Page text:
The government had sought a 60-year prison sentence for the Army private, with military lawyers saying that a stiff sentence was necessary to send a message to other conscientious soldiers or government employees who might be considering exposing government wrongdoing.
“This court must send a message to those who release confidential information,” prosecutor Army Capt. Joe Morrow said to Judge Denise Lind. “There is value in deterrence, Your Honor. This court must send a message to any soldier contemplating stealing classified information.”
As Nathan Fuller of the Bradley Manning Support Network explained at the time,
The prosecution insisted there has to be deterrence and we need to set an example out of Bradley Manning. They made it clear that anyone else thinking of releasing classified info should look at Manning. They want to go above and beyond what would be considered a reasonable sentence.
In contrast, the plea deal reached with Petraeus for leaking Top Secret/Secure Compartmented Information materials to his mistress – with a punishment of a $40,000 fine and two years of probation – amounts to a slap on the wrist.
This discrepancy of punishment is all the more glaring considering the sensitivity of the materials that he disclosed. According to the criminal complaint, among the materials in the eight “Black Books” Petraeus shared with Broadwell were:
…classified information regarding the identities of covert officers, war strategy, intelligence capabilities and mechanisms, diplomatic discussions, quotes and deliberative discussions from high-level National Security Council meetings, and defendant DAVID HOWELL PETRAEUS’s discussions with the President of the United States of America.
The Black Books contained national defense information, including Top Secret/SCI and code word information. Petraeus reportedly kept those Black Books full of code word information including covert identities and conversations with the President “in a rucksack up there somewhere.”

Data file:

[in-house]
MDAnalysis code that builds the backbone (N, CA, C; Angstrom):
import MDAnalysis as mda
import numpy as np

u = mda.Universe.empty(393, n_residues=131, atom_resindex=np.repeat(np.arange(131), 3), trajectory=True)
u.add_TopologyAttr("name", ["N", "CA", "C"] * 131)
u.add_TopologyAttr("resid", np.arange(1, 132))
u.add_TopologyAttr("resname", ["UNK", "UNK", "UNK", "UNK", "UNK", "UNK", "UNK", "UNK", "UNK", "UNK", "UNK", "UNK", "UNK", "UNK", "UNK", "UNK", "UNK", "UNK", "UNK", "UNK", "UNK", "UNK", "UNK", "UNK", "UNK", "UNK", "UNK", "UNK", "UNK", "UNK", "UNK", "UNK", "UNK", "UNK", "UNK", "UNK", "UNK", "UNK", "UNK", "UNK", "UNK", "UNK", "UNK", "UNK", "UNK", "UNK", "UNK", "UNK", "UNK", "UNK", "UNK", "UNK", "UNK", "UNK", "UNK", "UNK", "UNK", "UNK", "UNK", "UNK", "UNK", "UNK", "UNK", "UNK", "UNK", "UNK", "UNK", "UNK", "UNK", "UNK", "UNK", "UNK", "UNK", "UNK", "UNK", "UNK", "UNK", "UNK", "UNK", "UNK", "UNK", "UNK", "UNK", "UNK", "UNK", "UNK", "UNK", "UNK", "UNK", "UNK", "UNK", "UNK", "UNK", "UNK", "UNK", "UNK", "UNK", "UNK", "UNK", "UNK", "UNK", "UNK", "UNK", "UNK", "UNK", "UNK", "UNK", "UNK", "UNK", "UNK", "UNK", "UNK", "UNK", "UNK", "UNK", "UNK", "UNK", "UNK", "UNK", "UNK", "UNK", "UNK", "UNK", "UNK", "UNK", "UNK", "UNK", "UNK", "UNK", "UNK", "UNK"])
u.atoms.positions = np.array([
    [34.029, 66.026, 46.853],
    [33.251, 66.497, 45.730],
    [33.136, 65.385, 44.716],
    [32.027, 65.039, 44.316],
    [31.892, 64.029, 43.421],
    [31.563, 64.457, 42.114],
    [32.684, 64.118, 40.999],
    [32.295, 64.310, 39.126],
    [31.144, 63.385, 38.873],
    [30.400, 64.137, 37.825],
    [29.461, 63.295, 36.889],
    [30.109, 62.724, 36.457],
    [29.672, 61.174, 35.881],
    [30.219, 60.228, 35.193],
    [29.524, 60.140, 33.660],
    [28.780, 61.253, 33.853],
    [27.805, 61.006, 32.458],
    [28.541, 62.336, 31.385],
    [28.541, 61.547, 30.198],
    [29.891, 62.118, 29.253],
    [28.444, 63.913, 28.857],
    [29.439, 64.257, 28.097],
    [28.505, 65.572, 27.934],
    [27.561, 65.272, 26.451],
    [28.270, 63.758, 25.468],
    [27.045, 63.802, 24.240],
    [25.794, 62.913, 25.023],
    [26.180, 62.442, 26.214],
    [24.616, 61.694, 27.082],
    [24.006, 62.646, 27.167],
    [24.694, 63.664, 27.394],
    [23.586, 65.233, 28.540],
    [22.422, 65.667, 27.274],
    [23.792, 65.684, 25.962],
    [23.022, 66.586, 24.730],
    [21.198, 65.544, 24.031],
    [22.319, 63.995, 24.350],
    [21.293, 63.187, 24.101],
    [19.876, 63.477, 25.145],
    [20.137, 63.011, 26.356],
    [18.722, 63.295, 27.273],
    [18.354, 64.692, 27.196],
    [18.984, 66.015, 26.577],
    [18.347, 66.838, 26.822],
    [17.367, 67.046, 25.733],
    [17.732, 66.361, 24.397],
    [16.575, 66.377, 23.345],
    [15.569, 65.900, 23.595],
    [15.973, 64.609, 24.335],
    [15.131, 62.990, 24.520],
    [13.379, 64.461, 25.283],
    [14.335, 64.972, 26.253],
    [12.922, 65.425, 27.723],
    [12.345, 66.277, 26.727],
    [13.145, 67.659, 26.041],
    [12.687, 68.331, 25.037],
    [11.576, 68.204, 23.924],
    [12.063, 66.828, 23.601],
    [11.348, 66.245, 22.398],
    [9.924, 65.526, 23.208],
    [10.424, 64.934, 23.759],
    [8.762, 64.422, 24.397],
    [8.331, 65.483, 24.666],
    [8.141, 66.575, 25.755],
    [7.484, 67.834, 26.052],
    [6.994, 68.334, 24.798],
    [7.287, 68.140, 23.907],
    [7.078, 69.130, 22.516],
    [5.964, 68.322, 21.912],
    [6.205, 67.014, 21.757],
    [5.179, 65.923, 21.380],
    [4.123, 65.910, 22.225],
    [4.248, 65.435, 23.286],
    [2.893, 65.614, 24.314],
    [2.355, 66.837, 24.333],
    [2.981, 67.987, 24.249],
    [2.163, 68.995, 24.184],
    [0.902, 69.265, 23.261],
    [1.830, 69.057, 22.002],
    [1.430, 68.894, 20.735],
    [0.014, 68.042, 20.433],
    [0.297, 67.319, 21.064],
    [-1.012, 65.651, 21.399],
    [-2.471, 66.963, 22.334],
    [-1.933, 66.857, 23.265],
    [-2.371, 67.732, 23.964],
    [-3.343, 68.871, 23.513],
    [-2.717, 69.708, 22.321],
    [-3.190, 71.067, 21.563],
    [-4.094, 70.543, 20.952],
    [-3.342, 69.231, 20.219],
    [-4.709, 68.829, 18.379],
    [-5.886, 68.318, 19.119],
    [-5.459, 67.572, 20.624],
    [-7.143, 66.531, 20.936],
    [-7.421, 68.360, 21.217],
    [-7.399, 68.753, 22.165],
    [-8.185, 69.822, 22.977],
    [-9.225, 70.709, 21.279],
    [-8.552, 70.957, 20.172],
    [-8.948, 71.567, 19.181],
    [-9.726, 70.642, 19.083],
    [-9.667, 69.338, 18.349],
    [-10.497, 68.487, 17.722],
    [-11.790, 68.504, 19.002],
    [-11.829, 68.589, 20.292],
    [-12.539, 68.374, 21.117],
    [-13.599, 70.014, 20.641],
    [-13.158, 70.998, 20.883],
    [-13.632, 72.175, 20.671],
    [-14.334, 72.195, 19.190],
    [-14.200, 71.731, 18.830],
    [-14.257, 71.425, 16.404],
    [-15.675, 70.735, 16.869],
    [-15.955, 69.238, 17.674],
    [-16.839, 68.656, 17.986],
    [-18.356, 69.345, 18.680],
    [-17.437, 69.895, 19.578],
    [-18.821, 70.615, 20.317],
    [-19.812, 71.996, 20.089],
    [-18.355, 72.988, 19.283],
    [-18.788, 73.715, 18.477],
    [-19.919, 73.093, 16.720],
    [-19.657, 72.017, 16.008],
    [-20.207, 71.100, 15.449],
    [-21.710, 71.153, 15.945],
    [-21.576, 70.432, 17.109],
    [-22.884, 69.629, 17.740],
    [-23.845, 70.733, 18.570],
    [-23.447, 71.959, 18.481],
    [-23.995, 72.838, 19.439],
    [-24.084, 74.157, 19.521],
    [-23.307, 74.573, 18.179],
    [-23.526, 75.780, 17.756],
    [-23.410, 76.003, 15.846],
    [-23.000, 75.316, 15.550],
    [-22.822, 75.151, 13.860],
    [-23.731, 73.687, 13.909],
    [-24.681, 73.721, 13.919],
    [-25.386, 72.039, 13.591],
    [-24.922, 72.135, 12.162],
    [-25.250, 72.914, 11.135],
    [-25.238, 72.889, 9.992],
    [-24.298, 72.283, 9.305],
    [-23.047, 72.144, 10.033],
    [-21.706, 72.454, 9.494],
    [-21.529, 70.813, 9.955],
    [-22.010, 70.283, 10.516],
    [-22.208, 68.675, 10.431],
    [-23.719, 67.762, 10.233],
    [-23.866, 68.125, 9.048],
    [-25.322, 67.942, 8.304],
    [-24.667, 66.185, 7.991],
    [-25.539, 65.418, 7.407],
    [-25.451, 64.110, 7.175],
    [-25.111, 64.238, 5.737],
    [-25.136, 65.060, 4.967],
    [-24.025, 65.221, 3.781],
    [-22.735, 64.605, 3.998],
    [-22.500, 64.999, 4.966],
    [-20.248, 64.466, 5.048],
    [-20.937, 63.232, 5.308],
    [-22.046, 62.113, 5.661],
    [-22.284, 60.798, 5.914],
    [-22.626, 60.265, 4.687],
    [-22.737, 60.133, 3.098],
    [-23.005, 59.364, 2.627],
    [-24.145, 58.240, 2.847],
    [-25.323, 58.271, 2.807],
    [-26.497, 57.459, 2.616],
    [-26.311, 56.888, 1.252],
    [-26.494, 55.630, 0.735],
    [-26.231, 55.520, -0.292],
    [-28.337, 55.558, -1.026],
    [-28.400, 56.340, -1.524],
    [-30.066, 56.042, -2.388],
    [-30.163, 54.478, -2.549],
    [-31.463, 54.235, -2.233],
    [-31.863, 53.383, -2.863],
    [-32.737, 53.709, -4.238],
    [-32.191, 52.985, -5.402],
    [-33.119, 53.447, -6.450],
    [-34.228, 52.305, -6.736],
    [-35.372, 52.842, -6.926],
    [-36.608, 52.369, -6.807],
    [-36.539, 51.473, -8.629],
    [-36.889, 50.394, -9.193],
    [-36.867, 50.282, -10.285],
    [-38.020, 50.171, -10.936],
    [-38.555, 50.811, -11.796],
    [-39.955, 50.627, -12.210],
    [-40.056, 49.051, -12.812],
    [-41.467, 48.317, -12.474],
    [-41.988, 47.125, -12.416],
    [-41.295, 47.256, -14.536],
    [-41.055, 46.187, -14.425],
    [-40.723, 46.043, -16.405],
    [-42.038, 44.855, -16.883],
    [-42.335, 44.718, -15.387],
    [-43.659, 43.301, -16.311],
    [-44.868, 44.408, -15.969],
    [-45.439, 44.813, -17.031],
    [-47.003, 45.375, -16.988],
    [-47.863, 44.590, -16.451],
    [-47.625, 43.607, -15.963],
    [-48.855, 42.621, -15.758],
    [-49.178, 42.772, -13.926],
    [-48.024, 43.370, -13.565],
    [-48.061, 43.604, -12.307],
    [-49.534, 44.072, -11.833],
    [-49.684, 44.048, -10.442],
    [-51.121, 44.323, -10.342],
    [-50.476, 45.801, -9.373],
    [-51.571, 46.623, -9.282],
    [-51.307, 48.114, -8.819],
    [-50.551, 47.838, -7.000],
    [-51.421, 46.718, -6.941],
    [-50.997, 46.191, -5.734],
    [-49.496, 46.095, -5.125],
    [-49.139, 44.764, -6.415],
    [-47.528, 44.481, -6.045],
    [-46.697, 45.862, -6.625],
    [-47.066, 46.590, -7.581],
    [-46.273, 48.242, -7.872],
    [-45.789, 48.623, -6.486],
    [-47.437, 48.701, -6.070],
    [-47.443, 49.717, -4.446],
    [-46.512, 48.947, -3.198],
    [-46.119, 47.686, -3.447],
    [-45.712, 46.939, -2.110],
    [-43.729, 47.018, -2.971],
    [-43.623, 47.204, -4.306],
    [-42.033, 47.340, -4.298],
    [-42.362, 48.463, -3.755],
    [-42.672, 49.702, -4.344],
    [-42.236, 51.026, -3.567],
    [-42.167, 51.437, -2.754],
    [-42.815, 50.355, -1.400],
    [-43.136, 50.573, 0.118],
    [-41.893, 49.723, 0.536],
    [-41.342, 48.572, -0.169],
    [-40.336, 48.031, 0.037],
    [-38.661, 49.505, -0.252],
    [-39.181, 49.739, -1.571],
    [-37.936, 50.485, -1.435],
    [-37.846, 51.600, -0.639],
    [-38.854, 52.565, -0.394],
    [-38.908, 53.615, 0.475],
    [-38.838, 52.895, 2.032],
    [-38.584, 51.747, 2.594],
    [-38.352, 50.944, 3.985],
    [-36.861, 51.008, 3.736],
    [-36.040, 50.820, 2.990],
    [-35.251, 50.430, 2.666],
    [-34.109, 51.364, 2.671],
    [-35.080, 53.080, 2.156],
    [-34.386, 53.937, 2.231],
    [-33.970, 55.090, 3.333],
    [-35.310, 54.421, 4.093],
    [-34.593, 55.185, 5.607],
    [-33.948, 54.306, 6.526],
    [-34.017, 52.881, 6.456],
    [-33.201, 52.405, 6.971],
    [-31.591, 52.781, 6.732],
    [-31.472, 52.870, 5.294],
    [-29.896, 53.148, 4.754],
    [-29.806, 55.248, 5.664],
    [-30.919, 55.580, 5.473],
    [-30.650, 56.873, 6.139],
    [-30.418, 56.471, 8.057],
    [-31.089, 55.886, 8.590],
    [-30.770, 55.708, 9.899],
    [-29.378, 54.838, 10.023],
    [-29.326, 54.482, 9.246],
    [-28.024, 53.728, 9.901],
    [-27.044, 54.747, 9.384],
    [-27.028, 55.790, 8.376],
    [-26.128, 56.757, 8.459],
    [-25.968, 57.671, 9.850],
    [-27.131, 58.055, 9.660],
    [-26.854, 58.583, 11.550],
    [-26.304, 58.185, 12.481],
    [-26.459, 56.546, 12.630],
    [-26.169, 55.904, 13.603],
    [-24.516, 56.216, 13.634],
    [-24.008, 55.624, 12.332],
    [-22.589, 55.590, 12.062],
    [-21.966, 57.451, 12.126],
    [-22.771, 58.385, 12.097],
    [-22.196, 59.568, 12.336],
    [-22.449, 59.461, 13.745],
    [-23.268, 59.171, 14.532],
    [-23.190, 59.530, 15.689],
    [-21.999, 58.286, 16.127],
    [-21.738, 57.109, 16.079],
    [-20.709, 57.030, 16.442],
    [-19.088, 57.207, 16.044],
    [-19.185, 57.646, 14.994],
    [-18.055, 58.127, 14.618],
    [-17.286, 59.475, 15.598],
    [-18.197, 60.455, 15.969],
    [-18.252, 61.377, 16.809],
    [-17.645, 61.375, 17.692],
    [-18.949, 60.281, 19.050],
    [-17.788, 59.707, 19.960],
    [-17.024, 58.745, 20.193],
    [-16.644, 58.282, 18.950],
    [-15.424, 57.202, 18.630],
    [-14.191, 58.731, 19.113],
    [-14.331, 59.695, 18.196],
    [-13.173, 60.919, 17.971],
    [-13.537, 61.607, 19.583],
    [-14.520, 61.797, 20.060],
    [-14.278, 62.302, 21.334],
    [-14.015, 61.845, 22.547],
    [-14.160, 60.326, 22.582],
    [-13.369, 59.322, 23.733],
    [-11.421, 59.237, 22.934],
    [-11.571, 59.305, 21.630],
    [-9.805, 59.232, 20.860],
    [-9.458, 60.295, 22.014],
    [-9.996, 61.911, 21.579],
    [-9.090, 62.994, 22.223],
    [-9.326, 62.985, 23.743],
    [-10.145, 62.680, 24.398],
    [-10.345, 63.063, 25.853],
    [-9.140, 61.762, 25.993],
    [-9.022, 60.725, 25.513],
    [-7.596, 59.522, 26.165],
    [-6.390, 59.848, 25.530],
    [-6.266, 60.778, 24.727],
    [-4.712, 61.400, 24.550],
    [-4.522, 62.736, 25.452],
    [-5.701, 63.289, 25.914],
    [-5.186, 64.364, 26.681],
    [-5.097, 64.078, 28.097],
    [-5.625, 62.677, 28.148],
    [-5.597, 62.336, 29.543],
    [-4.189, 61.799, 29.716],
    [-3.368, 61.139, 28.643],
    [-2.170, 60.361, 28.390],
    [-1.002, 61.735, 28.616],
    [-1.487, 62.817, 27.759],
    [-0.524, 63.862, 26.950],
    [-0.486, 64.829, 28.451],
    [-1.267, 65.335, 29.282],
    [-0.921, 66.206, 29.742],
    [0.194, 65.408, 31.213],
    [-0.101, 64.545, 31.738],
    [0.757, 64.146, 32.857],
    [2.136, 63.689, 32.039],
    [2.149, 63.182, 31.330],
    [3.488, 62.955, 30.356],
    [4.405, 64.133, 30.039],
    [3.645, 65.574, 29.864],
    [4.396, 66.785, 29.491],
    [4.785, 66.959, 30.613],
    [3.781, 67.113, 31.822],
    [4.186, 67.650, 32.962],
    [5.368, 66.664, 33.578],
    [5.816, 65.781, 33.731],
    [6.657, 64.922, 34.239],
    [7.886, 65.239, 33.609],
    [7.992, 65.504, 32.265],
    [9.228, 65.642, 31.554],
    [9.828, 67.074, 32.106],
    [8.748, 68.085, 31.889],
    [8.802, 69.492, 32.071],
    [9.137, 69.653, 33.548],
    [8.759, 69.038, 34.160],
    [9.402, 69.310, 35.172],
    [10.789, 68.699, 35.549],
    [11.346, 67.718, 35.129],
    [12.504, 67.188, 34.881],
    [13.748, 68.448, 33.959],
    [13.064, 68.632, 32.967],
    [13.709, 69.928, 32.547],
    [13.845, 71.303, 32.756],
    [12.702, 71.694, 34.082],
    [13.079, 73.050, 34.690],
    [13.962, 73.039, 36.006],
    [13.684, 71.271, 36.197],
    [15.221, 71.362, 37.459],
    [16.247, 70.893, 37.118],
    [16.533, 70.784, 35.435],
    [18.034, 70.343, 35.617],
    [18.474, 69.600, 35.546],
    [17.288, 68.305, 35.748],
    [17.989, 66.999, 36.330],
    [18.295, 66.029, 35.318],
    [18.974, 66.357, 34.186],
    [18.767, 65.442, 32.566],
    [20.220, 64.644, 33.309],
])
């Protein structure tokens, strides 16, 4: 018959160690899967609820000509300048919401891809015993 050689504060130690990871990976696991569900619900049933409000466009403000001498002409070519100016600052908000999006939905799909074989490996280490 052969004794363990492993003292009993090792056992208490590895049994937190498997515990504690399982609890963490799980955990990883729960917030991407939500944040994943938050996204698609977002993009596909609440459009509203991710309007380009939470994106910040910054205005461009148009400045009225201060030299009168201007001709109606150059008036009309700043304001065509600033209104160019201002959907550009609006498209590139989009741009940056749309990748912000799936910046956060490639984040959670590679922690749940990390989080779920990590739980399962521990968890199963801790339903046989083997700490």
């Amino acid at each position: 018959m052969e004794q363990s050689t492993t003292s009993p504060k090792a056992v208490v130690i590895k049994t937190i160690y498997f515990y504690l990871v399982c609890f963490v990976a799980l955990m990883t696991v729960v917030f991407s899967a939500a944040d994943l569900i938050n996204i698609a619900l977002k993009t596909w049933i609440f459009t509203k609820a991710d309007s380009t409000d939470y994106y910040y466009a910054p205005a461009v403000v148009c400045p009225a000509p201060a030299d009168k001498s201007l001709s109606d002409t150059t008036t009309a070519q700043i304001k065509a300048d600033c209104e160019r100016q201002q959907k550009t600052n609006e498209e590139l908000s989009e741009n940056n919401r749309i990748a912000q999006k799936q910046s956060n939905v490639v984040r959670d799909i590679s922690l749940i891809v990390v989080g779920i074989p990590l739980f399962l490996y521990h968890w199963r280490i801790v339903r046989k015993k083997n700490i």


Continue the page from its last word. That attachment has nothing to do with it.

The blatant inconsistency in the treatment of Petraeus and other, less favored government leakers such as Kiriakou, Sterling and Manning has been obvious enough to lead to a flurry of commentary lamenting the apparent double standards of the government. “The whiff of a double standard is overwhelming,” wrote the Los Angeles Times in an editorial today. “If anything, a leader at Petraeus’ level should be held to a higher standard than lower-level officials or contractors.”
But in a deeper sense, these wildly divergent sentences are not just evidence of double standards, but of the fact the U.S. government engages in a systematic policy of repression of political “enemies,” solidifying the status of victims such as Manning as political prisoners.
While there is no single internationally agreed upon designation of what constitutes a political prisoner, the intergovernmental organization Council of Europe in 2012 agreed upon one of the most useful and balanced definitions ever put forward.
The resolution adopted by the Parliamentary Assembly of the Council of Europe includes the following criteria: “if, for political motives, the length of the detention or its conditions are clearly out of proportion to the offence the person has been found guilty of or is suspected of,” or “if, for political motives, he or she is detained in a discriminatory manner as compared to other persons.”
With the slap on the wrist that Petraeus is receiving for divulging classified documents, it stretches credulity to argue that Manning and Sterling are not being treated in a discriminatory manner, or that the length of detention is consistent with the crime. After all, how can one person get a 35-year sentence and another never spend a day in jail for committing essentially the same offense? It’s clear that the government has singled out Manning for a discriminatory, unnecessarily harsh sentence, and if they have their way will do the same to Sterling.
This makes them political prisoners.